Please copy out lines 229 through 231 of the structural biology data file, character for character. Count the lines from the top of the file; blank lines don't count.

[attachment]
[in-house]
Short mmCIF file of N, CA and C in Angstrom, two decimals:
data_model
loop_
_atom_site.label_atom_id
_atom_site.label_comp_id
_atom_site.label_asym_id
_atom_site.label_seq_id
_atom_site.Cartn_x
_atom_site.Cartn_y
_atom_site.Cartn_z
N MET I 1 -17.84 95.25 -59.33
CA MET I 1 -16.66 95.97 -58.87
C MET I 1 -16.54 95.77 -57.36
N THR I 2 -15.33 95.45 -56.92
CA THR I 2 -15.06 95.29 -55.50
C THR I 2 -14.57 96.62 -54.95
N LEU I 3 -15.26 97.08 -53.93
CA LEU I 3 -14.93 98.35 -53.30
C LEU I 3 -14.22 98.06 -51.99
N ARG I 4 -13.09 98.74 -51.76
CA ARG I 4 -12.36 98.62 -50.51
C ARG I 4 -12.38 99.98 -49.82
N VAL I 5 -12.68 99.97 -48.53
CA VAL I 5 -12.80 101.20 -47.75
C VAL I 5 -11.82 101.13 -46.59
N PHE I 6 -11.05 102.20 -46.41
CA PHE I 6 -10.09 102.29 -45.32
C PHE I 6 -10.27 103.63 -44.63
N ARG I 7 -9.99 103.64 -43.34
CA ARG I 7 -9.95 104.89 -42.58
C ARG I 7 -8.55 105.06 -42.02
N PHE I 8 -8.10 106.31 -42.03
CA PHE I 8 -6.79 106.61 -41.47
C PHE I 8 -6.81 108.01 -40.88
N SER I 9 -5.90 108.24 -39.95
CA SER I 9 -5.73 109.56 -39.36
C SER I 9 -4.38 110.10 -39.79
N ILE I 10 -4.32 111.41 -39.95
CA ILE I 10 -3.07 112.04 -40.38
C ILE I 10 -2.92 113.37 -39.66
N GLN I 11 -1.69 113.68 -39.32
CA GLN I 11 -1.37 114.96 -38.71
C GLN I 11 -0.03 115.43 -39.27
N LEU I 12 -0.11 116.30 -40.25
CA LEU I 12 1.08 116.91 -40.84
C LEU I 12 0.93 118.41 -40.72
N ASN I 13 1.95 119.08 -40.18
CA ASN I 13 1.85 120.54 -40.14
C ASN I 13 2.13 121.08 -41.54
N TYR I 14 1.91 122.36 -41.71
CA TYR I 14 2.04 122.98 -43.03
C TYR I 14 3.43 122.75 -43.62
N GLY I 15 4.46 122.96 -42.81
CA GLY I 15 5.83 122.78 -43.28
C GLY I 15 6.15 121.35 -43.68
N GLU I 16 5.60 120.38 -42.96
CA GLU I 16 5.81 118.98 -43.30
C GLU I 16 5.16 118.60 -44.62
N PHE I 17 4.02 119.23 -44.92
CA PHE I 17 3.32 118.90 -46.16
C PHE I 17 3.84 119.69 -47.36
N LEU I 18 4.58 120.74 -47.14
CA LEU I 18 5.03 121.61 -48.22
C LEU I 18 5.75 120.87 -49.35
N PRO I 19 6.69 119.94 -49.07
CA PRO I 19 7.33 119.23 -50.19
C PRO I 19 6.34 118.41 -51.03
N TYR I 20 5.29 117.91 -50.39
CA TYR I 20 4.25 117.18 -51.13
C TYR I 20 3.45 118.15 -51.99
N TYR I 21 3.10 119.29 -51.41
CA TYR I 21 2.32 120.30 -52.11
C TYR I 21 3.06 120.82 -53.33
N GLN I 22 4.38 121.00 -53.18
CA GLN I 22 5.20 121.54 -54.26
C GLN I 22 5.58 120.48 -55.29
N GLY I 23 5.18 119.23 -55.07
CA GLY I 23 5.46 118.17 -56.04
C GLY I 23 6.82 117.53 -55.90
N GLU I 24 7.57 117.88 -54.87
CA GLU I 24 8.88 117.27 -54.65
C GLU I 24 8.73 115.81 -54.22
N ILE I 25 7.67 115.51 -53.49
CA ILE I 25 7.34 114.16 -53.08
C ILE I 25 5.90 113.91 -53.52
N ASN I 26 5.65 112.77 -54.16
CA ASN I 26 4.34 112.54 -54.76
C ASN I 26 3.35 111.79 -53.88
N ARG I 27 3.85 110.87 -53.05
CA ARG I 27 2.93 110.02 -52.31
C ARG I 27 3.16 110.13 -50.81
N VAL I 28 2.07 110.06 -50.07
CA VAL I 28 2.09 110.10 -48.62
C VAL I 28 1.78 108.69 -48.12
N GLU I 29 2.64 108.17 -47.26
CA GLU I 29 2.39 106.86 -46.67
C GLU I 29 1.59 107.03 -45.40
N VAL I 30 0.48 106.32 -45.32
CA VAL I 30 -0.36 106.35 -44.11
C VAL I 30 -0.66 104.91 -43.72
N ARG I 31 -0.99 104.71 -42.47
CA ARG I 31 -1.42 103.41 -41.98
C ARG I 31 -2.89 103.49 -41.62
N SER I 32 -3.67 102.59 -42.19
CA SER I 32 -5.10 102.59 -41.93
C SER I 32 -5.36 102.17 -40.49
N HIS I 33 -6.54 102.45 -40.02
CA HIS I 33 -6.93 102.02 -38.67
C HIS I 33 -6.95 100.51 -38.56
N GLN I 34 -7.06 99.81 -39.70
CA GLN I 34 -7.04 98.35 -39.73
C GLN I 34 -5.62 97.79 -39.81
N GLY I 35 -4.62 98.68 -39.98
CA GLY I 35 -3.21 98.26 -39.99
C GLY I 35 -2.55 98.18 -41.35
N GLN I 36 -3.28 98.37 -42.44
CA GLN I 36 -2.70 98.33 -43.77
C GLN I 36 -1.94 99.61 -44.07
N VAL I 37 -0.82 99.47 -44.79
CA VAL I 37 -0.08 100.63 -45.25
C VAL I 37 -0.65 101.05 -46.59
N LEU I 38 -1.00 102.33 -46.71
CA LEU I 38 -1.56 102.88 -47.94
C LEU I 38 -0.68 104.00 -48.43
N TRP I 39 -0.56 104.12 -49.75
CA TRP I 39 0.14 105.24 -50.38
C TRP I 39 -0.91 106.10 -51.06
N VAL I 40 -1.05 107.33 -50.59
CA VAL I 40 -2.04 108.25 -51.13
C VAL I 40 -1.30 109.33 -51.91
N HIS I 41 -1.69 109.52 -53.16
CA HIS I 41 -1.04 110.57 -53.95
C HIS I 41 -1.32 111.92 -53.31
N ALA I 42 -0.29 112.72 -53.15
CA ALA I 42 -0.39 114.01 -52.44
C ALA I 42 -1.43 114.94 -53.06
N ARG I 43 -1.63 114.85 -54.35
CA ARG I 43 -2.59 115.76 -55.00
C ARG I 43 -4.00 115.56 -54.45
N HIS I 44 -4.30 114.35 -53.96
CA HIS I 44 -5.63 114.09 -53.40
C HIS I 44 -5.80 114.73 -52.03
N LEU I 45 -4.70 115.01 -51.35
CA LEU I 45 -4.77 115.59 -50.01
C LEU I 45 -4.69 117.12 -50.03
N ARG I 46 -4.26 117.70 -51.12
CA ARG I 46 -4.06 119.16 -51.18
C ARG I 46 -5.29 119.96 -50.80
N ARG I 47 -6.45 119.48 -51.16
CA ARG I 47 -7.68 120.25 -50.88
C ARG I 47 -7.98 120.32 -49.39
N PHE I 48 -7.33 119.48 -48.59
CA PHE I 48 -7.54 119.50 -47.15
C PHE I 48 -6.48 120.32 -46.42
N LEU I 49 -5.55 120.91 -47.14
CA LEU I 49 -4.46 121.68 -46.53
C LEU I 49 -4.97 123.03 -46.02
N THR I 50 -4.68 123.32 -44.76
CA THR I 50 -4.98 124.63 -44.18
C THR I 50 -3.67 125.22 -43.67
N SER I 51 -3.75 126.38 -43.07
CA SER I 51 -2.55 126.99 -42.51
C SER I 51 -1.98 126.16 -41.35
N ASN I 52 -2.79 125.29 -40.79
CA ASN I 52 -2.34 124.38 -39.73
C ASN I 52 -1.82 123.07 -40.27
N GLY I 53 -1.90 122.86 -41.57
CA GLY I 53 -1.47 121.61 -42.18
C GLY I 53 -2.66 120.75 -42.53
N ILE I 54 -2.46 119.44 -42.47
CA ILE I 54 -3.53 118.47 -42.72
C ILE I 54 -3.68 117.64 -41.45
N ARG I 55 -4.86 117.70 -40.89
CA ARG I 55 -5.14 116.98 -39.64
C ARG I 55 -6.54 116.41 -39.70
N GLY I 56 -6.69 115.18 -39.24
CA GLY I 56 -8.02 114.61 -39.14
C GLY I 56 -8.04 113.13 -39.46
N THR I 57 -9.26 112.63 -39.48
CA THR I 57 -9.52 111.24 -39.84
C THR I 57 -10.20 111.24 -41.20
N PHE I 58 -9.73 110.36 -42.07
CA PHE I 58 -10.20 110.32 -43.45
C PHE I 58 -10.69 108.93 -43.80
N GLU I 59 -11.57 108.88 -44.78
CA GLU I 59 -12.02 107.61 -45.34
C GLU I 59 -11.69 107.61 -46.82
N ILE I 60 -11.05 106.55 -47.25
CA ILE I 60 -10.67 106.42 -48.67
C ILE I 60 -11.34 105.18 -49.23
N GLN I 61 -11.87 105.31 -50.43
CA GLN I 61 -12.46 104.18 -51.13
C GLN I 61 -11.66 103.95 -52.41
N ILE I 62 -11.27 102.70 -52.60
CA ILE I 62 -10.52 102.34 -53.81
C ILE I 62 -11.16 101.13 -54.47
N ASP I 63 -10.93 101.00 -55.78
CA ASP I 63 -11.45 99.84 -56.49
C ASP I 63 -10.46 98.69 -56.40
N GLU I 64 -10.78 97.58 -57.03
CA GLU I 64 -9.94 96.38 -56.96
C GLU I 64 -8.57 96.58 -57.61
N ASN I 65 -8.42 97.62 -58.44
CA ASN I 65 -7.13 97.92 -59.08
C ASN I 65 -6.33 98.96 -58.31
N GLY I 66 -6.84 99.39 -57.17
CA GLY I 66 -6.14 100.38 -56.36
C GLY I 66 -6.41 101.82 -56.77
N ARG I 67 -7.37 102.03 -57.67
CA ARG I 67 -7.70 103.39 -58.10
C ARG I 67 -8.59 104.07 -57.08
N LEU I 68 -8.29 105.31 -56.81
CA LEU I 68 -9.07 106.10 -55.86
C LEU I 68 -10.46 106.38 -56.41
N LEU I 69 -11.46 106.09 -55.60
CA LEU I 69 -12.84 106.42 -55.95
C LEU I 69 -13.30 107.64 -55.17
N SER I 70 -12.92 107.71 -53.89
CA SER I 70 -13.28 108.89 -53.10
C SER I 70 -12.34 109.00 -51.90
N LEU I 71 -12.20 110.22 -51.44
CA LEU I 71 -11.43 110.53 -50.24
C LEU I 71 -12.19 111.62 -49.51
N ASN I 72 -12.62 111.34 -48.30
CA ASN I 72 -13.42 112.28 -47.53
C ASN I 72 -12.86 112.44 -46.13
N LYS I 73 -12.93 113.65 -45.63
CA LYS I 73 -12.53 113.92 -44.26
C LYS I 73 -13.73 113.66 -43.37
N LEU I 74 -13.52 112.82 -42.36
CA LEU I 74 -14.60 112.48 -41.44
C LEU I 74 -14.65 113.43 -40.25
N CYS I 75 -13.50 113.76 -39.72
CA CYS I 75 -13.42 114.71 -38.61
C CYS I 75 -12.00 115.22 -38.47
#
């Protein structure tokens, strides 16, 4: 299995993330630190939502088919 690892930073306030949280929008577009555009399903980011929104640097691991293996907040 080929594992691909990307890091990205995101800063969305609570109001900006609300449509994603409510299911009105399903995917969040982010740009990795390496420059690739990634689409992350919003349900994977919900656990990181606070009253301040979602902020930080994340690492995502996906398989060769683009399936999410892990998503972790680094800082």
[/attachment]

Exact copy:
CA LYS I 73 -12.53 113.92 -44.26
C LYS I 73 -13.73 113.66 -43.37
N LEU I 74 -13.52 112.82 -42.36